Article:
In keeping with links traditions, The European Club offers an irregular pattern of pars. There are just two par-5s - the third and 13th - and a trio of par-3s. The topography leads to this situation because it's very difficult to get a stretch that will yield a par-5 without traveling over hill and dale.

Ruddy's feel for design runs the gamut. The European Club's 12th green, sitting on a plateau, is 127 yards deep, arguably the longest in the world. Five of the course's par-4s are 459 yards or longer from the tips, but there's also a reachable par-5 at the downhill, 499-yard third.

The heart of the round is the seven-hole stretch - eight if you count the additional 12th, a par-3 - beginning at the 470-yard seventh and ending at the bone-crunching, 596-yard par-5 13th. The first half-dozen holes here are par-4s of 400 yards or longer, and the 13th rolls down a dune and alongside the edge of the beach.

The cliffs of Mizen Head are a threat on No. 15, whose approach and green are so close to the surf that they're often battered by salt-water spray off the ocean.

The 18th at The European Club with
Understated Clubhouse in Background

The finishing hole at The European Club was, for years, considered to be out of place with the rest of the course because it had a pond in front of the green that had to be carried on the approach. Ruddy changed this area into a snaking burn, and now the 18th ranks among the most distinguished holes on a course eliciting memories that will last as long as you play the game.

Ruddy said the land dictated that he build 20 holes rather than just 18. "Why not? I love golf," Ruddy said. "If there are 20 or 25 fine golf holes out there why stop at 18? We are here to play golf."

Because this is mostly a links situated above the coastline, ever-present winds play a big part in the experience. Take that into consideration if your score is higher than usual. "Remember that you are in an unusually challenging place and it does not mean that you have lost form," Ruddy advises. "Stay calm and think it out."

Ruddy tinkers a little with his creation each year. "The game of golf goes on changing and, in some ways, improving," he said. "Our links is set to continue changing for years to come until greatness is got within the gunner's sights."

True Links Golf at The European Club

The European Club has been crafted as a place for golfers who play the game at an intellectual level. "Less powerful or gifted players will find a way to play the links satisfactorily if they play within the scope of their talents and refrain from undue acts of aggression against a links, which takes no prisoners from amongst the foolish," Ruddy explains.

Ranked among the "World's 100 Greatest Golf Courses" by Golf Magazine, The European Club was voted the No. 8-ranked golf course in Ireland by Golf Digest Ireland in 2012. The seventh hole has been named one of the "World's 100 Greatest Golf Holes" and the 13th and 14th have been lauded as two of the "500 Greatest Golf Holes in the World."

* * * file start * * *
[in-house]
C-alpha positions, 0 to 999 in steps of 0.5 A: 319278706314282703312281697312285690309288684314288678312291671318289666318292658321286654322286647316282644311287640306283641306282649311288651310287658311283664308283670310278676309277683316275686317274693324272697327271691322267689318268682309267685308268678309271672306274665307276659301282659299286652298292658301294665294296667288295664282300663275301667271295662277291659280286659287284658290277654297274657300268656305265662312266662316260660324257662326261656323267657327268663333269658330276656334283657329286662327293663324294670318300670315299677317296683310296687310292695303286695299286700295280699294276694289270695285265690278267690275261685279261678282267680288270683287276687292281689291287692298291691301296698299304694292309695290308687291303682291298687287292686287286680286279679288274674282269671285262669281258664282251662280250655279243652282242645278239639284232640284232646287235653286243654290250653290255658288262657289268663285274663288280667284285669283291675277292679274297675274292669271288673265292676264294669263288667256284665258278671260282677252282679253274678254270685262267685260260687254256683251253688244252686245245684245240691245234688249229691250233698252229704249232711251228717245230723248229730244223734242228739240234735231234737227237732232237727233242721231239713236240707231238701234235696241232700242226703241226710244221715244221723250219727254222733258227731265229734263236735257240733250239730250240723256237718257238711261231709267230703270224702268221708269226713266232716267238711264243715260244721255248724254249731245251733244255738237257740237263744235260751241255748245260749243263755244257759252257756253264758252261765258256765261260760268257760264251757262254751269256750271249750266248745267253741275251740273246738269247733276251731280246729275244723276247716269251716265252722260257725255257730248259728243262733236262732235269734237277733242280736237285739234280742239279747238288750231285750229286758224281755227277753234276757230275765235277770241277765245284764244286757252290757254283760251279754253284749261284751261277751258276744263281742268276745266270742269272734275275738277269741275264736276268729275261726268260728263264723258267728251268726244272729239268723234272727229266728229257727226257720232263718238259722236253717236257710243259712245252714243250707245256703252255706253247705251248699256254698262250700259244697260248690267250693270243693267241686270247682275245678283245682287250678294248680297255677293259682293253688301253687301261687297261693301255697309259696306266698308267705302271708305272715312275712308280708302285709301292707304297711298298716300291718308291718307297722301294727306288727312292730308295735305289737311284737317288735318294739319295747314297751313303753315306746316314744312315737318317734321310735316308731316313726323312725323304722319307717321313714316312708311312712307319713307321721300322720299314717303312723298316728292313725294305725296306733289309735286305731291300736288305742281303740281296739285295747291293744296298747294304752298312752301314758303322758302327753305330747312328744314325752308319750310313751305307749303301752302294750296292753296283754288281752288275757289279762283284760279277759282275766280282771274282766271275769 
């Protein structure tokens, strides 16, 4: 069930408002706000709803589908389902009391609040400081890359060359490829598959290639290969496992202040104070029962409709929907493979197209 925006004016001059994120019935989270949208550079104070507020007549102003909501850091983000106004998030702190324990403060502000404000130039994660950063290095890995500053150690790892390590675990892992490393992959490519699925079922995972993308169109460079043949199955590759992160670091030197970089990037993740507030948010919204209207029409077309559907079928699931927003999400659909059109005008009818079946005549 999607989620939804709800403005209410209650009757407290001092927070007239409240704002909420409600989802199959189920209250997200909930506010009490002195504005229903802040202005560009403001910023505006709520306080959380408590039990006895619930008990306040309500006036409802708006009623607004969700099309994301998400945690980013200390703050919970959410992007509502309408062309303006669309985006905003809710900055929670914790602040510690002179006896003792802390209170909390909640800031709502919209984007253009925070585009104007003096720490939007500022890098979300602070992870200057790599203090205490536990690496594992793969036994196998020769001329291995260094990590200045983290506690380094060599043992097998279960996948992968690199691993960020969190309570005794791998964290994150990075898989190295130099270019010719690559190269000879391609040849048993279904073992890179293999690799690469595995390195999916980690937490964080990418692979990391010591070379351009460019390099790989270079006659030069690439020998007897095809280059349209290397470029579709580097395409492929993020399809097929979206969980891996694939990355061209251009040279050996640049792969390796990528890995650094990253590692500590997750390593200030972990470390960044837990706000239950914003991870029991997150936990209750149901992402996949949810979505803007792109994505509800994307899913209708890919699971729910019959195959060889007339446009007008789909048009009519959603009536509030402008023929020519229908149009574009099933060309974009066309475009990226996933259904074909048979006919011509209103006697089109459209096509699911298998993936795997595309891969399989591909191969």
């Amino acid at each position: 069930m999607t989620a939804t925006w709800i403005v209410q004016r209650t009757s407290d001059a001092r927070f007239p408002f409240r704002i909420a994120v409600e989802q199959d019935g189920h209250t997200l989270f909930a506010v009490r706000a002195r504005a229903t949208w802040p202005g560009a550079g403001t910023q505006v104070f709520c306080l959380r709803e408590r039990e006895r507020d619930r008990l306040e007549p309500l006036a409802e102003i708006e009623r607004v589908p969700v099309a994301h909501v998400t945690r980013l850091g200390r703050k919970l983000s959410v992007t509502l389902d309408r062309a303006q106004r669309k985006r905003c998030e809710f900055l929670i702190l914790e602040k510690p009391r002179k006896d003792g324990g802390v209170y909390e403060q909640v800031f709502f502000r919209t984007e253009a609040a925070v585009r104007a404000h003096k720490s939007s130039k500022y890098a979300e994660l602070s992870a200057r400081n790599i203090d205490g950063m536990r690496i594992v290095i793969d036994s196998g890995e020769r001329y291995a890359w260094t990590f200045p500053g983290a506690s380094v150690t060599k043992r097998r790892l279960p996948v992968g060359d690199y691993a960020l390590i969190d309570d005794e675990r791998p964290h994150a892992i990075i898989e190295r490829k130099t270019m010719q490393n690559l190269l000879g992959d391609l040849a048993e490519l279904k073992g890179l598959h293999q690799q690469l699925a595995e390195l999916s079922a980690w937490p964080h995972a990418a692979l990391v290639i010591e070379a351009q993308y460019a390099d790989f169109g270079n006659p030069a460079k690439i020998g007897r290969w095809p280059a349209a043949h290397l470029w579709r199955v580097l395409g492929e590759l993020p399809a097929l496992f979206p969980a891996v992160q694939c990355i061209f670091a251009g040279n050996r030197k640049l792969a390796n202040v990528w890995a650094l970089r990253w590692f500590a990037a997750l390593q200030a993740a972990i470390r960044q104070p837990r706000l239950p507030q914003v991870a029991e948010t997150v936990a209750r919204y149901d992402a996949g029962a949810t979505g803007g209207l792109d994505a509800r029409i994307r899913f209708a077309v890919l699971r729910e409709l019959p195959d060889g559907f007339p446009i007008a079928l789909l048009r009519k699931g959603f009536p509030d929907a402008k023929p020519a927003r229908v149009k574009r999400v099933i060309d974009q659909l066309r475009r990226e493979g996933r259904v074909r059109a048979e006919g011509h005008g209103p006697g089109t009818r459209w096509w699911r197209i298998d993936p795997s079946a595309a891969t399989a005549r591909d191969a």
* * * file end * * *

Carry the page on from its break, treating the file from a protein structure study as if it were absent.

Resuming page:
Pat Ruddy at The European Club

That Family Feeling

The European Club is a small (it has only 110 members), unpretentious, private club with a modest clubhouse and a "friendly disposition towards visiting players." The operation is a family affair, with Ruddy's wife, Bernadine, his two grown sons and two daughters helping out. If you visit The European Club, you are treated as part of the family.

No other course in the world saves the largest box on its scorecard for a note that allows, "What my score should have been." This is another example of Ruddy poking some fun at the game's difficulty.

The best part about visiting here is the welcome you receive. It's more than sincere, not because the Ruddy family is happy to see your money but because they are genuinely glad to share their course with you. They don't need to have the starting sheet full every day; in fact, they love it when they get a rare free afternoon so they can have the course to themselves.

After playing the course and experiencing some of Ruddy's charm and personality, you'll swear everything that's been written about The European Club is not adequate enough. A round here is truly a seminal journey for those who love golf

To get a detailed description of how Ruddy bought, built and runs The European Club - and some of his musings on golf-course design, check out the book, "The Perfect Golf Links," a hole-by-hole look at the course with narrative and photos by Ruddy himself.

For more information about the course, visit

Steve Habel is a freelance writer contributing Cybergolf news stories, features, equipment and book reviews and personality profiles from his base in Central Texas. He also works as a contributing editor for Horns Illustrated magazine, a publication focusing on University of Texas sports, and is a contributing writer for Golfers' Guide and Golf Oklahoma magazine, Texas Links magazines and Golfers Guide. Habel's main blog ( features news on golf and the Longhorns, and another ( chronicles his many travels, including playing more than 600 golf courses since 2008. Habel is a member of the Golf Writers Association of America and the Texas Golf Writers Association.